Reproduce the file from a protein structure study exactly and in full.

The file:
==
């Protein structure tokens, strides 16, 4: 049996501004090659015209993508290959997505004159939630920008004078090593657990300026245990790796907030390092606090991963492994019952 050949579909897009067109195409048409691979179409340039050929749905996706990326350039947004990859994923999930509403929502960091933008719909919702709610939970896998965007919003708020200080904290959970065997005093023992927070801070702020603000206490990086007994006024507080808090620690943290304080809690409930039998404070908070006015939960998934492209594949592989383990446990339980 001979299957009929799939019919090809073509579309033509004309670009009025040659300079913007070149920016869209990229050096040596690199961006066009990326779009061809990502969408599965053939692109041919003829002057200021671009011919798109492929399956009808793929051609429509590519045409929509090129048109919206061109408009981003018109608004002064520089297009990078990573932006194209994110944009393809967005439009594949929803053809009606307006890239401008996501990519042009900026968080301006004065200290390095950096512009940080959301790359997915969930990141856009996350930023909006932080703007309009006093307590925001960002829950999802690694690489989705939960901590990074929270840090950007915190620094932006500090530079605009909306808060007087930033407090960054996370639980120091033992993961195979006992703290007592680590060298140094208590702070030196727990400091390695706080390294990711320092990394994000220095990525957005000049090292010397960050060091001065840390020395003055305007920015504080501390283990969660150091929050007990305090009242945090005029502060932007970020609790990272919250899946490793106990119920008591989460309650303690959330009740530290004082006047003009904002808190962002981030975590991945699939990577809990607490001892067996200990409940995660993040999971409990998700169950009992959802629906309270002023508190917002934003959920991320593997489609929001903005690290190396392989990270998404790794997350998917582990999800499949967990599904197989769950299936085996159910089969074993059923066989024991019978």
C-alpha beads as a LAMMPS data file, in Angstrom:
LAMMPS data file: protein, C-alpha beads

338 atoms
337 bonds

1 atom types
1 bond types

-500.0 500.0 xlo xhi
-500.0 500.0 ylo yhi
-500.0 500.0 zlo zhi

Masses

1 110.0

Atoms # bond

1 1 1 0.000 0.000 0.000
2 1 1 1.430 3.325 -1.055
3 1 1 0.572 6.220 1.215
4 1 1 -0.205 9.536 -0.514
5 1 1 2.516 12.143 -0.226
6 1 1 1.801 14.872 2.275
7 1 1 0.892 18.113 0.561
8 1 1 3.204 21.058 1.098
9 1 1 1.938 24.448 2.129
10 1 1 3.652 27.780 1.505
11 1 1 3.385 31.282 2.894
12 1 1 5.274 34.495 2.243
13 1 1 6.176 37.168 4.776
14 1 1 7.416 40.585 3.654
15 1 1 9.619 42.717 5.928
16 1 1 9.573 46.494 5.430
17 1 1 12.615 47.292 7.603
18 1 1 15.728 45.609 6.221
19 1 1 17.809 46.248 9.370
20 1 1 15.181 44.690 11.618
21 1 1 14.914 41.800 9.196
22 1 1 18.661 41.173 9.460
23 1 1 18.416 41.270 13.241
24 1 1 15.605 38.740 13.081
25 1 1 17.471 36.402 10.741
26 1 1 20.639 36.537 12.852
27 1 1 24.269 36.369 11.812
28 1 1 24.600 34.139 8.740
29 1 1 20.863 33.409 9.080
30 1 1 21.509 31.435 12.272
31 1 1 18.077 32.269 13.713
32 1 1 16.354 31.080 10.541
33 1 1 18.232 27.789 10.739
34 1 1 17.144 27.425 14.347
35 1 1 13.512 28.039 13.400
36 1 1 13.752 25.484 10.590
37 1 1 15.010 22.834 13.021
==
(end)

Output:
């Protein structure tokens, strides 16, 4: 049996501004090659015209993508290959997505004159939630920008004078090593657990300026245990790796907030390092606090991963492994019952 050949579909897009067109195409048409691979179409340039050929749905996706990326350039947004990859994923999930509403929502960091933008719909919702709610939970896998965007919003708020200080904290959970065997005093023992927070801070702020603000206490990086007994006024507080808090620690943290304080809690409930039998404070908070006015939960998934492209594949592989383990446990339980 001979299957009929799939019919090809073509579309033509004309670009009025040659300079913007070149920016869209990229050096040596690199961006066009990326779009061809990502969408599965053939692109041919003829002057200021671009011919798109492929399956009808793929051609429509590519045409929509090129048109919206061109408009981003018109608004002064520089297009990078990573932006194209994110944009393809967005439009594949929803053809009606307006890239401008996501990519042009900026968080301006004065200290390095950096512009940080959301790359997915969930990141856009996350930023909006932080703007309009006093307590925001960002829950999802690694690489989705939960901590990074929270840090950007915190620094932006500090530079605009909306808060007087930033407090960054996370639980120091033992993961195979006992703290007592680590060298140094208590702070030196727990400091390695706080390294990711320092990394994000220095990525957005000049090292010397960050060091001065840390020395003055305007920015504080501390283990969660150091929050007990305090009242945090005029502060932007970020609790990272919250899946490793106990119920008591989460309650303690959330009740530290004082006047003009904002808190962002981030975590991945699939990577809990607490001892067996200990409940995660993040999971409990998700169950009992959802629906309270002023508190917002934003959920991320593997489609929001903005690290190396392989990270998404790794997350998917582990999800499949967990599904197989769950299936085996159910089969074993059923066989024991019978």
C-alpha beads as a LAMMPS data file, in Angstrom:
LAMMPS data file: protein, C-alpha beads

338 atoms
337 bonds

1 atom types
1 bond types

-500.0 500.0 xlo xhi
-500.0 500.0 ylo yhi
-500.0 500.0 zlo zhi

Masses

1 110.0

Atoms # bond

1 1 1 0.000 0.000 0.000
2 1 1 1.430 3.325 -1.055
3 1 1 0.572 6.220 1.215
4 1 1 -0.205 9.536 -0.514
5 1 1 2.516 12.143 -0.226
6 1 1 1.801 14.872 2.275
7 1 1 0.892 18.113 0.561
8 1 1 3.204 21.058 1.098
9 1 1 1.938 24.448 2.129
10 1 1 3.652 27.780 1.505
11 1 1 3.385 31.282 2.894
12 1 1 5.274 34.495 2.243
13 1 1 6.176 37.168 4.776
14 1 1 7.416 40.585 3.654
15 1 1 9.619 42.717 5.928
16 1 1 9.573 46.494 5.430
17 1 1 12.615 47.292 7.603
18 1 1 15.728 45.609 6.221
19 1 1 17.809 46.248 9.370
20 1 1 15.181 44.690 11.618
21 1 1 14.914 41.800 9.196
22 1 1 18.661 41.173 9.460
23 1 1 18.416 41.270 13.241
24 1 1 15.605 38.740 13.081
25 1 1 17.471 36.402 10.741
26 1 1 20.639 36.537 12.852
27 1 1 24.269 36.369 11.812
28 1 1 24.600 34.139 8.740
29 1 1 20.863 33.409 9.080
30 1 1 21.509 31.435 12.272
31 1 1 18.077 32.269 13.713
32 1 1 16.354 31.080 10.541
33 1 1 18.232 27.789 10.739
34 1 1 17.144 27.425 14.347
35 1 1 13.512 28.039 13.400
36 1 1 13.752 25.484 10.590
37 1 1 15.010 22.834 13.021